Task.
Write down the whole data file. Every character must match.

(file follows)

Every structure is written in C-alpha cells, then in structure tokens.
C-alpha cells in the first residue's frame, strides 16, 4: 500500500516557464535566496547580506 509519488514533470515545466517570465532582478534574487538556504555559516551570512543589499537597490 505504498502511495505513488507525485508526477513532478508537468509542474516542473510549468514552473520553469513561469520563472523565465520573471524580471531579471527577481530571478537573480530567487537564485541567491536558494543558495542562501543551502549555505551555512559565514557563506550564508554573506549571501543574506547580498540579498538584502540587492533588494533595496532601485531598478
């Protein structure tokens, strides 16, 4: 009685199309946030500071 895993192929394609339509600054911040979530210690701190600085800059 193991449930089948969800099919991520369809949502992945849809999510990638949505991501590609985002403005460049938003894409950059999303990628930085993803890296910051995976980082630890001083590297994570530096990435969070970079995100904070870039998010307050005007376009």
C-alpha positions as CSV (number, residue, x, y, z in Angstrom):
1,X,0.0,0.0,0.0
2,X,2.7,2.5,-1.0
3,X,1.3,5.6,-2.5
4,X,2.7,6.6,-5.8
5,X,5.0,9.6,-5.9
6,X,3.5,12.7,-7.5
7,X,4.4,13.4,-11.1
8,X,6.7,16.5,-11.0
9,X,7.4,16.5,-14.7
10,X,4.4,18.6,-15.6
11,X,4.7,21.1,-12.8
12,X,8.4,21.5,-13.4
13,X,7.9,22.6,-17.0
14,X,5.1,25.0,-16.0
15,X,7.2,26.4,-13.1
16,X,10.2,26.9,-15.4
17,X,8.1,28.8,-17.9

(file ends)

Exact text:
Every structure is written in C-alpha cells, then in structure tokens.
C-alpha cells in the first residue's frame, strides 16, 4: 500500500516557464535566496547580506 509519488514533470515545466517570465532582478534574487538556504555559516551570512543589499537597490 505504498502511495505513488507525485508526477513532478508537468509542474516542473510549468514552473520553469513561469520563472523565465520573471524580471531579471527577481530571478537573480530567487537564485541567491536558494543558495542562501543551502549555505551555512559565514557563506550564508554573506549571501543574506547580498540579498538584502540587492533588494533595496532601485531598478
């Protein structure tokens, strides 16, 4: 009685199309946030500071 895993192929394609339509600054911040979530210690701190600085800059 193991449930089948969800099919991520369809949502992945849809999510990638949505991501590609985002403005460049938003894409950059999303990628930085993803890296910051995976980082630890001083590297994570530096990435969070970079995100904070870039998010307050005007376009």
C-alpha positions as CSV (number, residue, x, y, z in Angstrom):
1,X,0.0,0.0,0.0
2,X,2.7,2.5,-1.0
3,X,1.3,5.6,-2.5
4,X,2.7,6.6,-5.8
5,X,5.0,9.6,-5.9
6,X,3.5,12.7,-7.5
7,X,4.4,13.4,-11.1
8,X,6.7,16.5,-11.0
9,X,7.4,16.5,-14.7
10,X,4.4,18.6,-15.6
11,X,4.7,21.1,-12.8
12,X,8.4,21.5,-13.4
13,X,7.9,22.6,-17.0
14,X,5.1,25.0,-16.0
15,X,7.2,26.4,-13.1
16,X,10.2,26.9,-15.4
17,X,8.1,28.8,-17.9